One fact that can unite all sides in the post-Leveson press regulation debate is that the world now thinks that British journalists are less free and less likely to be free in the future. This perception may be caused by false representations of the issues by the UK media or simple ignorance of the facts. But there is no doubt […]
Only 3% of internet users have internet speeds slower than 2 mpbs and are without access to good broadband connections, which means that the internet has become not only increasingly pervasive but also far more accessible than it was before. For David Mahoney, director of Policy Development at Ofcom, this means we have to think how we regulate this digital […]
If the BBC is such great value then why do we have to take 180,000 people to court every year to make them pay for it? In answering that question we soon get into a discussion about how public service broadcasting should be financed and what role it has in relation to the increasingly convergent media industries. That is a […]
This post by LSE’s Dr Damian Tambini vwas first posted on the Media Policy Project blog: If Paul Dacre is the unchallengeable and dominant Alex Ferguson of British Newspaper Editors, Alan Rusbridger is probably Arsene Wenger: flashes of brilliance and an attractive style, but underperformance in the premier league of UK print sales. This would make James Harding Jose Mourinho: […]
So here it comes. 2000 pages of evidence on how British newspapers behave and why that must change. Maybe some suggestions for how to make it happen through new regulation. Does this matter? I’ve argued in the past the the Leveson inquiry is an historic curiosity. The judge keeps sidling up to the issue of newspaper decline and the rise […]
FT brings up the personal side of Sir Brian – “a private man” he is no more.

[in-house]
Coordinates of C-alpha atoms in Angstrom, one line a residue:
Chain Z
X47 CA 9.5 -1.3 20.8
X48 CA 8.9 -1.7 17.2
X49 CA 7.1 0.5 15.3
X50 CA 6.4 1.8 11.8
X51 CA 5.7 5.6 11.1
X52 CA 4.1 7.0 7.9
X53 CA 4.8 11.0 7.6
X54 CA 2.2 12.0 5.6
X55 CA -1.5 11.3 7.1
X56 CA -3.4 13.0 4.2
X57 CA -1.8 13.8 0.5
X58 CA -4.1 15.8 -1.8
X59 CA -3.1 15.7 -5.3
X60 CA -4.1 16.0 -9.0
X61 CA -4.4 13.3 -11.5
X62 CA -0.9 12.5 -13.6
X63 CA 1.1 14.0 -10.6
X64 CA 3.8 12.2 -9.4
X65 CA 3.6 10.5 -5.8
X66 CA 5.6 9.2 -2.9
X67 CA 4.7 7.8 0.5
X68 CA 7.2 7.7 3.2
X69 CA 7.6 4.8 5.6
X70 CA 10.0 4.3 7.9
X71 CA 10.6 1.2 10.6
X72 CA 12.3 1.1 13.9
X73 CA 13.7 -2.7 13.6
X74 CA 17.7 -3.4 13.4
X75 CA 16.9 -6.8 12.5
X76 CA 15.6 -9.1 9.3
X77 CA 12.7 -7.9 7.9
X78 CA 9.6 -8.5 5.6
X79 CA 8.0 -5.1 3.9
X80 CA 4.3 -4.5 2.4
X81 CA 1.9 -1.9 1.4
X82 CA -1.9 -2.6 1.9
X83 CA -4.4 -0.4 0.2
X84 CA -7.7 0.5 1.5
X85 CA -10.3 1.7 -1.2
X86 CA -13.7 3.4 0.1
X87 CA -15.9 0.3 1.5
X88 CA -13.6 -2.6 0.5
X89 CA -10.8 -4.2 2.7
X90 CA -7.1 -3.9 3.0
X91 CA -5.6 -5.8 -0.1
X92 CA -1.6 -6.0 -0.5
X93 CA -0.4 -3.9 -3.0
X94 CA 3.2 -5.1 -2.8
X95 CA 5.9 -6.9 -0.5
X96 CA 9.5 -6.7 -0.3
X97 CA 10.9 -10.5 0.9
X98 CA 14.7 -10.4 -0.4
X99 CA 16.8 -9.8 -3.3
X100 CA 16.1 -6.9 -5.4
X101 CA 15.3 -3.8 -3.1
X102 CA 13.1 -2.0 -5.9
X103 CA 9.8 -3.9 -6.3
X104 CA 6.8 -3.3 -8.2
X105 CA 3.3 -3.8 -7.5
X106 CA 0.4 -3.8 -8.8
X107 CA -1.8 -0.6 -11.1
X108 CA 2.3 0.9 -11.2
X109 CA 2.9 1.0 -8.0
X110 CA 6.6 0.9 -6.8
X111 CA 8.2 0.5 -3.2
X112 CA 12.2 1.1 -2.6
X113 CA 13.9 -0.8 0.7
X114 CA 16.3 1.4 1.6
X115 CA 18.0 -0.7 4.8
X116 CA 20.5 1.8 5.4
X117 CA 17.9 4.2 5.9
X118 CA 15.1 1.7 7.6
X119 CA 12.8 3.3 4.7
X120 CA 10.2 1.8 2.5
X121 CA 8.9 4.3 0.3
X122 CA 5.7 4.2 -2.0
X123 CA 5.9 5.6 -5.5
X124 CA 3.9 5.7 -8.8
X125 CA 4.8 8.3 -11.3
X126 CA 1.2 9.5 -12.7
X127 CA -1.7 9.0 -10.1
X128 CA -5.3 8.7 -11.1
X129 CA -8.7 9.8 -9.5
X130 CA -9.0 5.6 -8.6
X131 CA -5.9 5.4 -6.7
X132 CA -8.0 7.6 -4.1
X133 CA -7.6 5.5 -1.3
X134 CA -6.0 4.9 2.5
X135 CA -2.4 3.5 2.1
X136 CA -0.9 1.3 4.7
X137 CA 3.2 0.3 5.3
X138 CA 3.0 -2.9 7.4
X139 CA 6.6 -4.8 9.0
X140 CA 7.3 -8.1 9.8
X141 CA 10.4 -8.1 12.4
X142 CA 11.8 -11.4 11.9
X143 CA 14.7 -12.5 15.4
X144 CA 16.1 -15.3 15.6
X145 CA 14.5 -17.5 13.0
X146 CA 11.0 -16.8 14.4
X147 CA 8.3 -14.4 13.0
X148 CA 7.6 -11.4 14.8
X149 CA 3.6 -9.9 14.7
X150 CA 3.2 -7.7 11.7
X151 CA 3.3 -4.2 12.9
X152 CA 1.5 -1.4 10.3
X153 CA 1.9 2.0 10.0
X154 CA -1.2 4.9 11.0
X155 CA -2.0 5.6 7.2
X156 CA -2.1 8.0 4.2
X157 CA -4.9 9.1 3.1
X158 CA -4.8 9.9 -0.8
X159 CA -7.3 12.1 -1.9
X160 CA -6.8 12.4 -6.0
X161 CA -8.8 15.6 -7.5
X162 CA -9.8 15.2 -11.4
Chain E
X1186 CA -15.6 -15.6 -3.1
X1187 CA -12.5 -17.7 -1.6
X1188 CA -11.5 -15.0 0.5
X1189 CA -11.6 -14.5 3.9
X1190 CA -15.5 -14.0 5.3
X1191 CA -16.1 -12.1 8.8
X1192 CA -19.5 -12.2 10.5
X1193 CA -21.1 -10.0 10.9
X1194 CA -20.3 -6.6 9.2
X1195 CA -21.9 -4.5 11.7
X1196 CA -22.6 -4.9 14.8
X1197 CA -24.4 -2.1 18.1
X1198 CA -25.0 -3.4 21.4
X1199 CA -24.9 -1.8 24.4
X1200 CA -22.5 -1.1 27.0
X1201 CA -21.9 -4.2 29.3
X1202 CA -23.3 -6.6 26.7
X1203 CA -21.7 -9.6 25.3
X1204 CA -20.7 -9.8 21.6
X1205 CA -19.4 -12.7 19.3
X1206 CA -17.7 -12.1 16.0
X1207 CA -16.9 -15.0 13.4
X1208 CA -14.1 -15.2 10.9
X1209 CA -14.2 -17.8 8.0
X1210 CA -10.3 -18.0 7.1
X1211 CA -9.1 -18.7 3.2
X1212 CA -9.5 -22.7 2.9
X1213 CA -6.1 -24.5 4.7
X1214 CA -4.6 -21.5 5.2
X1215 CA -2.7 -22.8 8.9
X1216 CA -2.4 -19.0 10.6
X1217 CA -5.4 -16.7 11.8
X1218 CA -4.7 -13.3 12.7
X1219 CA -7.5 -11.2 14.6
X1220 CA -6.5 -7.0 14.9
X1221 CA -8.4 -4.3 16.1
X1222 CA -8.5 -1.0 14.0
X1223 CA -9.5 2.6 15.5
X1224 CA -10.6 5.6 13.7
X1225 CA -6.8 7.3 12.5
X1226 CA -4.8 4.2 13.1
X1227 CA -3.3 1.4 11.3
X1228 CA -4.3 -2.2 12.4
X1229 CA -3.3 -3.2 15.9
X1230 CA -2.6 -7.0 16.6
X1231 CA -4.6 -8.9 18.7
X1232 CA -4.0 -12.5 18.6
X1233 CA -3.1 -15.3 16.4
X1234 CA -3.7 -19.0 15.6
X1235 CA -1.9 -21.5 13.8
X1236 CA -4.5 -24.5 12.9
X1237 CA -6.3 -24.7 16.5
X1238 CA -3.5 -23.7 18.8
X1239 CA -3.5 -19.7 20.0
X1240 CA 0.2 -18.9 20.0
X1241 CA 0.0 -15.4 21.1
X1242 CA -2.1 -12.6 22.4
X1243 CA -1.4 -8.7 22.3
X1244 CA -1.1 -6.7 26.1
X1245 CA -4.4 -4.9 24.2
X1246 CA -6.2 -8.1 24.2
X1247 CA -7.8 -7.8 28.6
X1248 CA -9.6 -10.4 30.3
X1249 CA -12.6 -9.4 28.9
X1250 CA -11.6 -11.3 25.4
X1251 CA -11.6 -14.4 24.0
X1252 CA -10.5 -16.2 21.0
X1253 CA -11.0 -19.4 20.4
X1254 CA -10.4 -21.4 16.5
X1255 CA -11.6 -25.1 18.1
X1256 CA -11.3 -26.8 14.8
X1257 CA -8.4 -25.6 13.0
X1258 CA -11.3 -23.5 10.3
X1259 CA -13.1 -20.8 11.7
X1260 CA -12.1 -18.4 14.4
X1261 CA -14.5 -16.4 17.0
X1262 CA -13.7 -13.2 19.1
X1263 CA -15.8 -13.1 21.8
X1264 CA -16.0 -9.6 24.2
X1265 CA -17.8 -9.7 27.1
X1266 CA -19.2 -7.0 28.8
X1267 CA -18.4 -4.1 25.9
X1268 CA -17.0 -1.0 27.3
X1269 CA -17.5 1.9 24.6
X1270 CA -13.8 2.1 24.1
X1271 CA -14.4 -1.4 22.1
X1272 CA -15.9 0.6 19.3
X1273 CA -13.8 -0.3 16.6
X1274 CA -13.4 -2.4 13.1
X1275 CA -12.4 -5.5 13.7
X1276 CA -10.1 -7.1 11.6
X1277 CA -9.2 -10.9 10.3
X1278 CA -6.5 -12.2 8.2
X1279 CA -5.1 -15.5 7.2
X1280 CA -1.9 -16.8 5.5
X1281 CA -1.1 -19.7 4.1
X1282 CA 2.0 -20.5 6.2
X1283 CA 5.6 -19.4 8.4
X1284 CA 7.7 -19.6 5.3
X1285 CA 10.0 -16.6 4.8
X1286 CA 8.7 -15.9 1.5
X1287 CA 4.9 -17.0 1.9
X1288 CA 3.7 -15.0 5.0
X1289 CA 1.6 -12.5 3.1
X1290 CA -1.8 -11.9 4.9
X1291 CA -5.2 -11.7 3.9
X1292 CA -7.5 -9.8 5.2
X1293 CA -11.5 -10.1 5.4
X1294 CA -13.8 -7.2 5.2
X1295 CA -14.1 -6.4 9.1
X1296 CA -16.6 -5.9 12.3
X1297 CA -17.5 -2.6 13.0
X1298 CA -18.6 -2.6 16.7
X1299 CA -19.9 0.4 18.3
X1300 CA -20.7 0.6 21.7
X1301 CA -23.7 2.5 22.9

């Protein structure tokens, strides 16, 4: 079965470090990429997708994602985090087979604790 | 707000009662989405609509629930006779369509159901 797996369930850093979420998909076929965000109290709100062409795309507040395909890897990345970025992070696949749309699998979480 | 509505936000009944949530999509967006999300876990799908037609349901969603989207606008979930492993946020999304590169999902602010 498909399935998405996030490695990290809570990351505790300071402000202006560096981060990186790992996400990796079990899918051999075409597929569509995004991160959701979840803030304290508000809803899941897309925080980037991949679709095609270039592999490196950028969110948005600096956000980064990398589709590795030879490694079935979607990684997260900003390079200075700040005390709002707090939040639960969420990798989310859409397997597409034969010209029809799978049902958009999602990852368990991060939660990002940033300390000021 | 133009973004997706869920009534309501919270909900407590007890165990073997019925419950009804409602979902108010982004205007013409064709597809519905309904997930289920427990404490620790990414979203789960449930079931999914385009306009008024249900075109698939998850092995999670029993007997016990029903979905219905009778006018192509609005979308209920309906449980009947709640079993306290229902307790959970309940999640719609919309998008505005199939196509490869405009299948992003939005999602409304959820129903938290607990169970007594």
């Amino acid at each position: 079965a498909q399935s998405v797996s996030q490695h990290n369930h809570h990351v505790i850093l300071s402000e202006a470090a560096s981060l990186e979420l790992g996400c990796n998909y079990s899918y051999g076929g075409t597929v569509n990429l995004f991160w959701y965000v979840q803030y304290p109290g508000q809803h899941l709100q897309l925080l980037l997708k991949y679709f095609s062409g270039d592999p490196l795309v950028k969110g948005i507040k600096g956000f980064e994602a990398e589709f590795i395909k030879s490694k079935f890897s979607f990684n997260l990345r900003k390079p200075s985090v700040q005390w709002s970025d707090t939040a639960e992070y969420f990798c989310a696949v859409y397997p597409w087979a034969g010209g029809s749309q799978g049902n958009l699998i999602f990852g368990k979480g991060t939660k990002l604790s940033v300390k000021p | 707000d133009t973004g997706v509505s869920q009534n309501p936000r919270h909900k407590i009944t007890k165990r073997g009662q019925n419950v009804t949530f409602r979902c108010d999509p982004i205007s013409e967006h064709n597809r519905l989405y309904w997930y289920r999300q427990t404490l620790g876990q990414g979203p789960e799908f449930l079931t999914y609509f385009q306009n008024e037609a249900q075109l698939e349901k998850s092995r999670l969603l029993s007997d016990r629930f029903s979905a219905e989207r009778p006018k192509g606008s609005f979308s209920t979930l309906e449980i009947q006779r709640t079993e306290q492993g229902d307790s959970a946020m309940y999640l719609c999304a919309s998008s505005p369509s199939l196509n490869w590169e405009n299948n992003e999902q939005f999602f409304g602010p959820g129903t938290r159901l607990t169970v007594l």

Right now BBC is recapping interview evidence given during the inquiry in the run up to Lord Leveson’s statement.
With hour to go before the Leveson report is published, a number of selected witnesses and stakeholders make their final speech to the case and voice […]
Canada’s Globe and Mail claims the British press and its foes are ‘terrified’ over the outcome of Lord Leveson’s Report. The New Zealand Herald documents the ‘judgment day’ that awaits the British press. The Hollywood Reporter focuses on the implications the Leveson Report will have on the relationship between the media and celebrities. Hugh Grant, J.K. Rowling and Charlotte Church have been vocal proponents […]
Justin Schlosberg of Birkbeck, University of London draws a thick line between freedom of the press and freedom of media owners, and warns that protecting the latter can have dire consequences for free speech rights in the UK. Times’ Editor James Harding argues for what he calls ‘judicial’ not statutory underpinning of tougher newspaper regulation 86 Tory MPs write to […]
Lord Leveson will present his report on newspaper regulation this Thursday at 1:30pm
You can get it direct from The Leveson Inquiry Website.
We’ll be live on the day with some deep background coverage – we will aim to provide you with links and commentary on the best articles and research about the Leveson Report.
This blog was set up by Polis, the […]
Revenge of the Evil Empire and why I’m backing Darth Vader: my case against statutory newspaper regulation #Leveson
[we have set up an 'objective LSE Leveson blog with lots of links to articles and research on the Inquiry, the politics and the regulatory policy - references welcome] It seems that like cockroaches, British newspapers can survive the nuclear explosion of phone-hacking, plummeting sales, vapourised advertising revenue, a variety of police investigations leading to multiple arrests, and the most […]